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Beet Green Pesto With Toasted Walnuts

I’ve never been a winter person. I’ve always been able to appreciate the darkness that crawls over summer’s end and drags us into the dead of the season, but winter itself can bugger off. Not that I can complain; I’m a Canadian-born gal living in the South. Sure, North Carolina gets “winter”, but nothing like the savage winters I experienced in Southern Ontario.

Albeit Southern Ontario hasn’t had much winter this year either. But, you know, global warming isn’t a thing. (Eye roll.)

Regardless of how mild of a winter it’s been, I am oh-so-ready to welcome Spring — and with that, March’s theme for the blog is a whole lot of green; vibrance and rejuvenation.

I’m a little embarrassed to admit this, but it wasn’t until this past year I learned that beet greens can be put to use — in addition to carrot tops, turnip greens, radish greens, etc. Who knew.

Beet Green Pesto With Toasted Walnuts | Killing Thyme Beet Green Pesto With Toasted Walnuts | Killing Thyme

Beet Green Pesto With Toasted Walnuts | Killing Thyme

When it comes to pesto, I’ve come to notice that there are two types of pesto lovers out there:

  1. those who love an herbaceous pesto, and
  2. those who love a garlicky and nutty pesto

I fall into the latter group; I’m a bit of a garlic fiend. Luckily my husband is too, so we just stink in unison.

Beet Green Pesto With Toasted Walnuts | Killing Thyme

I didn’t include any fresh herbs in this pesto, but you can absolutely add a handful of basil, parsley or cilantro if you prefer an herbaceous pesto. You could also switch things up by using pine nuts instead of walnuts, and you don’t have to toast your walnuts, but I recommend it. Toasty walnuts > non-toasty walnuts, you know?

Beet Green Pesto With Toasted Walnuts | Killing Thyme

This stuff is fantastic with crackers, spread over toast, tossed with pasta and slathered atop a fillet of fish.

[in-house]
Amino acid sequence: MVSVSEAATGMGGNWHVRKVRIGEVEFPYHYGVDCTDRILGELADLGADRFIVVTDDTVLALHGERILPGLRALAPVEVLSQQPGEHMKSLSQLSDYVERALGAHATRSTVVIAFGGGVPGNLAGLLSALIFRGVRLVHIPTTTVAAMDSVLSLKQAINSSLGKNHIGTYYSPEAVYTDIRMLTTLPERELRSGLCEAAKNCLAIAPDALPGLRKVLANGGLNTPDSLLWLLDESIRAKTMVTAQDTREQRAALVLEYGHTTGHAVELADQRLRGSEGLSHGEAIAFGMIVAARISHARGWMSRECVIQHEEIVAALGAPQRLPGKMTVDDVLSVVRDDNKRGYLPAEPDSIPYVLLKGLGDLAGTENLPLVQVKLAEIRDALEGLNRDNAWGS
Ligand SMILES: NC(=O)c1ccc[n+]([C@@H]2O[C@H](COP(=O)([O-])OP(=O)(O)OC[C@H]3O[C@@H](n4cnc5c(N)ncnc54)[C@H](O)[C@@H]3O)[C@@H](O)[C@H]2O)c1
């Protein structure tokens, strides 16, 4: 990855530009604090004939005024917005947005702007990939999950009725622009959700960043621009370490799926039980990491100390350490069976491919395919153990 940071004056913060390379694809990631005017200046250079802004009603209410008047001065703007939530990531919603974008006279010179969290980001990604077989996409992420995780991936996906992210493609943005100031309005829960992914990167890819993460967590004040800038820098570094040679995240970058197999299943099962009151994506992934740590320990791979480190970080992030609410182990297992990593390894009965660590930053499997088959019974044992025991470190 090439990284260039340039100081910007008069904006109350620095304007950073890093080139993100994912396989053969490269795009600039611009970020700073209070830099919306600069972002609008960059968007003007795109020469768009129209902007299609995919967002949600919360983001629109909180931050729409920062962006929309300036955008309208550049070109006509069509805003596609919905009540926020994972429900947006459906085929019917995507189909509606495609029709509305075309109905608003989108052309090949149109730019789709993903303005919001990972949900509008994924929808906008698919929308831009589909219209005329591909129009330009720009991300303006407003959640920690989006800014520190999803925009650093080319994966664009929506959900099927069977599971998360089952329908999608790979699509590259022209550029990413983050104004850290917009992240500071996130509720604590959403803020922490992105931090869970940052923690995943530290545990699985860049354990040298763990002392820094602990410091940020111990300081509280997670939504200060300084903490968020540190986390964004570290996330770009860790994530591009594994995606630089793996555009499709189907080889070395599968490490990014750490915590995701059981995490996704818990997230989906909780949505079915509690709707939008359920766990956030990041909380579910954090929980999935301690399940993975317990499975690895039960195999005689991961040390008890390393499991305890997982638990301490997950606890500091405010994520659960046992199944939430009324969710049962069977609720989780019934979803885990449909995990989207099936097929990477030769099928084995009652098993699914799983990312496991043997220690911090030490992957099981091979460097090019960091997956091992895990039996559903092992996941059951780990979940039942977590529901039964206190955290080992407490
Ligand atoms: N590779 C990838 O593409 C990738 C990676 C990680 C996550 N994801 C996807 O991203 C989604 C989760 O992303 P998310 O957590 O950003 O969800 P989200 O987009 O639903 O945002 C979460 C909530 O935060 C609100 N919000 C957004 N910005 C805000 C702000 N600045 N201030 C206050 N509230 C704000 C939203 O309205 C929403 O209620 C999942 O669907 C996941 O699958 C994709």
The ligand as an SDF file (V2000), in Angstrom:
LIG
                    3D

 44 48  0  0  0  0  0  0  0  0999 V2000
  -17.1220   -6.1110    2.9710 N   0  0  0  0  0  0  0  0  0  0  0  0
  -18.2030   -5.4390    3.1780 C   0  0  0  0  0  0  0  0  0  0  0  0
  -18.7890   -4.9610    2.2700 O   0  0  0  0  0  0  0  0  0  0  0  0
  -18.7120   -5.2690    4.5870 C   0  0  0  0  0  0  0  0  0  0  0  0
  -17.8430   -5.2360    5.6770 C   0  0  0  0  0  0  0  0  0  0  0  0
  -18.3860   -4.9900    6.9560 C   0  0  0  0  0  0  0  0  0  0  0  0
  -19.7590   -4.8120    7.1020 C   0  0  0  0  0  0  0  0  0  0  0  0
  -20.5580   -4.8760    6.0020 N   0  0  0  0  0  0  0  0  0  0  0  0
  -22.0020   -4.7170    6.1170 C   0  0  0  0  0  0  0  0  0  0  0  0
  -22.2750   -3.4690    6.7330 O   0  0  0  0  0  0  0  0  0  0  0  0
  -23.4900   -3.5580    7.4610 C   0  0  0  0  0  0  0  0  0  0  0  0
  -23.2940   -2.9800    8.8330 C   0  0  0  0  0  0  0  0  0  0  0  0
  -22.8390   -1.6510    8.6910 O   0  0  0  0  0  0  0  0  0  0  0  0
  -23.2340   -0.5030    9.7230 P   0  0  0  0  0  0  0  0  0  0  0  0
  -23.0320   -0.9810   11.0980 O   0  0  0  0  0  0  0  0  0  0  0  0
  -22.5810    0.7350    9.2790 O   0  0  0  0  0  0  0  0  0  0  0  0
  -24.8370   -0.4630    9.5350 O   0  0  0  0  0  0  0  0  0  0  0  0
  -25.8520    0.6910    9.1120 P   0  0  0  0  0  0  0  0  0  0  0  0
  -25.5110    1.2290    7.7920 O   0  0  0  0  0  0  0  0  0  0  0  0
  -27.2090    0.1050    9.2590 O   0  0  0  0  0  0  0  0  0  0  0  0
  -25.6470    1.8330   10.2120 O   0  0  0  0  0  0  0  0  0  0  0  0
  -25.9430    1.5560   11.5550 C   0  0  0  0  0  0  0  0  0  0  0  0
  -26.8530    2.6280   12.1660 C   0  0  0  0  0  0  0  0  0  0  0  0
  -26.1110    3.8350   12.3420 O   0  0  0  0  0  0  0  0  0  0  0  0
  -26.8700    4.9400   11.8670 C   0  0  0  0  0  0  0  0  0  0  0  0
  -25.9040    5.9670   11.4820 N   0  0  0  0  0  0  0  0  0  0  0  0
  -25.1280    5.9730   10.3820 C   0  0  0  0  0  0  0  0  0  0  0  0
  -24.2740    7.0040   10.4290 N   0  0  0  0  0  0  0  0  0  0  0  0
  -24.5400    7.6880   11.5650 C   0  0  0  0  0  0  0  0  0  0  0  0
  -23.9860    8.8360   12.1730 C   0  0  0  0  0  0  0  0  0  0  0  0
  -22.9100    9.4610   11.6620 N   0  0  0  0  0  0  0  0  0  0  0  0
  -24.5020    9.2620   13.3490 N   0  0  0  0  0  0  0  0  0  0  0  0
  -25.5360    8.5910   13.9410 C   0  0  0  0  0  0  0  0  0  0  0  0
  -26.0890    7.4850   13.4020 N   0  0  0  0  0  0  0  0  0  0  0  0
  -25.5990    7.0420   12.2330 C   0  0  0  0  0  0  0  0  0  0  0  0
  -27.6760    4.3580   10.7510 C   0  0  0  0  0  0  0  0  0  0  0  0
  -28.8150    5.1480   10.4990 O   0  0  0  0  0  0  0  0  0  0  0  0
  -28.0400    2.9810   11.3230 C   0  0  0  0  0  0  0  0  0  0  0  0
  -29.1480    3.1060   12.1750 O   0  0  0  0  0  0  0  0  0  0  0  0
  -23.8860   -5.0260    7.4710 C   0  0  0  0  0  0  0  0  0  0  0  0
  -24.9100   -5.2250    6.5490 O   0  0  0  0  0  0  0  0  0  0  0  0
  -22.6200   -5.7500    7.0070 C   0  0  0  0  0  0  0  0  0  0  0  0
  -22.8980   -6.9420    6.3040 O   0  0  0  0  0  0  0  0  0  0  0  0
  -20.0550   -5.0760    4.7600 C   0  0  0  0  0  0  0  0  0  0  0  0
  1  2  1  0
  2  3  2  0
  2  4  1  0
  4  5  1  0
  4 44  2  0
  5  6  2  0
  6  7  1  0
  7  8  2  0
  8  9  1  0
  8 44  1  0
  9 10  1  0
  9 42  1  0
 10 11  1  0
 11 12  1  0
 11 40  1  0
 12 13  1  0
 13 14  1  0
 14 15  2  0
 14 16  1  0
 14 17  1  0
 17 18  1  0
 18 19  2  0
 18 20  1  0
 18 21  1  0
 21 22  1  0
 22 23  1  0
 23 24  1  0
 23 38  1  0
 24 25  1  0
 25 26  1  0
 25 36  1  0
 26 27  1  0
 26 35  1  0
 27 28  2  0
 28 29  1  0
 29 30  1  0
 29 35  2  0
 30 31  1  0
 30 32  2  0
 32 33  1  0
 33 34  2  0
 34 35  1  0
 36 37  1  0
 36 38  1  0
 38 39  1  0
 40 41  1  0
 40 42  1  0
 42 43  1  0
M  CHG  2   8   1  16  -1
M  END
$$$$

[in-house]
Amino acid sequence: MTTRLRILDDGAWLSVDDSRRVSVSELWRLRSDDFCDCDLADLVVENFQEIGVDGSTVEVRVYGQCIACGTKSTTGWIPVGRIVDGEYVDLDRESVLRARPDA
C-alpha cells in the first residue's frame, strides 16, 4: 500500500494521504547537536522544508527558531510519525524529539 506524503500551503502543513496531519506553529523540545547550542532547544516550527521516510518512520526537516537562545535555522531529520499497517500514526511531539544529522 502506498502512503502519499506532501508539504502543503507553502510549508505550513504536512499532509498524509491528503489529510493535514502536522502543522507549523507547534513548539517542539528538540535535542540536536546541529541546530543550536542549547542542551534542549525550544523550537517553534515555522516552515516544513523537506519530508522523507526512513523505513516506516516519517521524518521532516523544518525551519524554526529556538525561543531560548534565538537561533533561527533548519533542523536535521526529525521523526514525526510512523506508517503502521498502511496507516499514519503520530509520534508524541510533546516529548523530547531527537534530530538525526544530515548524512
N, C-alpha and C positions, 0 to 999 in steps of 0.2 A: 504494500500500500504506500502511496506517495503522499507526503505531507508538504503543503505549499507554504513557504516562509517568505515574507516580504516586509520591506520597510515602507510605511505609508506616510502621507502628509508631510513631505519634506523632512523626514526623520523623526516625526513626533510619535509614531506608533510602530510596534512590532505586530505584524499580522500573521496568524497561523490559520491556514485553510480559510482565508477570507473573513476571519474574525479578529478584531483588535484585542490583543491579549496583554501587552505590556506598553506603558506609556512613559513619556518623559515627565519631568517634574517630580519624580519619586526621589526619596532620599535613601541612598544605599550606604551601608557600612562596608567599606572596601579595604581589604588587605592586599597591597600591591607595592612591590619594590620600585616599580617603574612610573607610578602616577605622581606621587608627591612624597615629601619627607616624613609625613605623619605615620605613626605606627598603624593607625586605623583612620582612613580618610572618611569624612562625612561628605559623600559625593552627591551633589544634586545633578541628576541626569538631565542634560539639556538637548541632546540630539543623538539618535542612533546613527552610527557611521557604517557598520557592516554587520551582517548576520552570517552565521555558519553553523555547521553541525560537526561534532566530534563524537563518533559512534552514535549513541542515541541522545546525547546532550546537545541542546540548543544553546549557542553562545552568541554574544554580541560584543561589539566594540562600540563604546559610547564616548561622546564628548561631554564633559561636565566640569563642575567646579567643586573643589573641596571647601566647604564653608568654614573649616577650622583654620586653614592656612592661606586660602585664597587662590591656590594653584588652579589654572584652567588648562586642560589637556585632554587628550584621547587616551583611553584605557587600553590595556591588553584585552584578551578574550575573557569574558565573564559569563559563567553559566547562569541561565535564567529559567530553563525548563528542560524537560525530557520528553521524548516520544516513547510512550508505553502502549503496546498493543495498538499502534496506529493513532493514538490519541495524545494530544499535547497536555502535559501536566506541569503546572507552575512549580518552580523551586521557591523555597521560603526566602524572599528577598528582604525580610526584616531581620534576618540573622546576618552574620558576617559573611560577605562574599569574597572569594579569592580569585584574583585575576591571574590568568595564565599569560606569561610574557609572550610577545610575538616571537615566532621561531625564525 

Beet Green Pesto With Toasted Walnuts

Stop tossing your beet greens into the trash; put them to use with this nutty, garlicky beet green pesto instead!
Prep Time 10 minutes
Author Killing Thyme

Ingredients

  • 5 cups beet greens stems removed
  • 1/2 cup toasted walnuts
  • 3 cloves of garlic roughly chopped
  • 1/4 cup shaved parmesan or romano
  • 1/4 teaspoon kosher salt
  • 1/4 teaspoon cracked black pepper
  • 1/4 cup extra virgin olive oil
  • Handful of herbs (basil, parsley, cilantro) optional

Instructions

  • Add all of the ingredients, minus the olive oil, to a high power blender. Begin to blend on low (to avoid a puree), and slowly add the olive oil until the mixture is well blended.
    Transfer to an air tight container and keep in the fridge for up to three weeks.
    Serve over pasta, with pita chips, smeared over toast or slathered on a fillet of fish.

Notes

Adapted from B. Britnell

14 Comments

  • […] Beet greens pesto – use this to make pizza, pasta, sandwiches or as a tasty kitchen condiment […]

    Reply
  • Week of May 8th | Something Good
    May 6, 2019 at 3:43 pm

    […] Beet Green Pesto With Toasted Walnuts (Stop tossing your beet greens into the trash; put them to use with this nutty, garlicky beet green pesto instead!) Ingredients: 5 cups beet greens stems removed 1/2 cup toasted walnuts 3 cloves of garlic roughly chopped 1/4 cup shaved parmesan or romano 1/4 teaspoon kosher salt 1/4 teaspoon cracked black pepper 1/4 cup extra virgin olive oil Handful of herbs (basil, parsley, cilantro) optional (Find the full recipe here at Killing Thyme) […]

    Reply
  • The Daily Dirt - Johnson's Backyard Garden
    October 5, 2018 at 9:00 am

    […] Beet Green Pesto […]

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  • The Ultimate Collection of Veggie Pesto Recipes
    September 10, 2018 at 9:52 am

    […] Beet Green Pesto by Killing Thyme […]

    Reply
  • Amy
    July 12, 2018 at 3:00 pm

    I harvested my beets this morning and usually sautee the greens but had way too many. I found your recipe and tried it. Had some for lunch with good crackers and some smoked cheese my husband made……delicious!!! Thanks for sharing, Amy

    Reply
    • Killing Thyme
      July 12, 2018 at 3:12 pm

      Hey Amy!
      I’m so glad you enjoyed this recipe. More often than not, I end up gobbling up the entire batch with crackers too. It’s just too good that way. Adding smoked cheese, that sounds heavenly. Thanks so much for taking the time to stop by with feedback! I really appreciate it. xo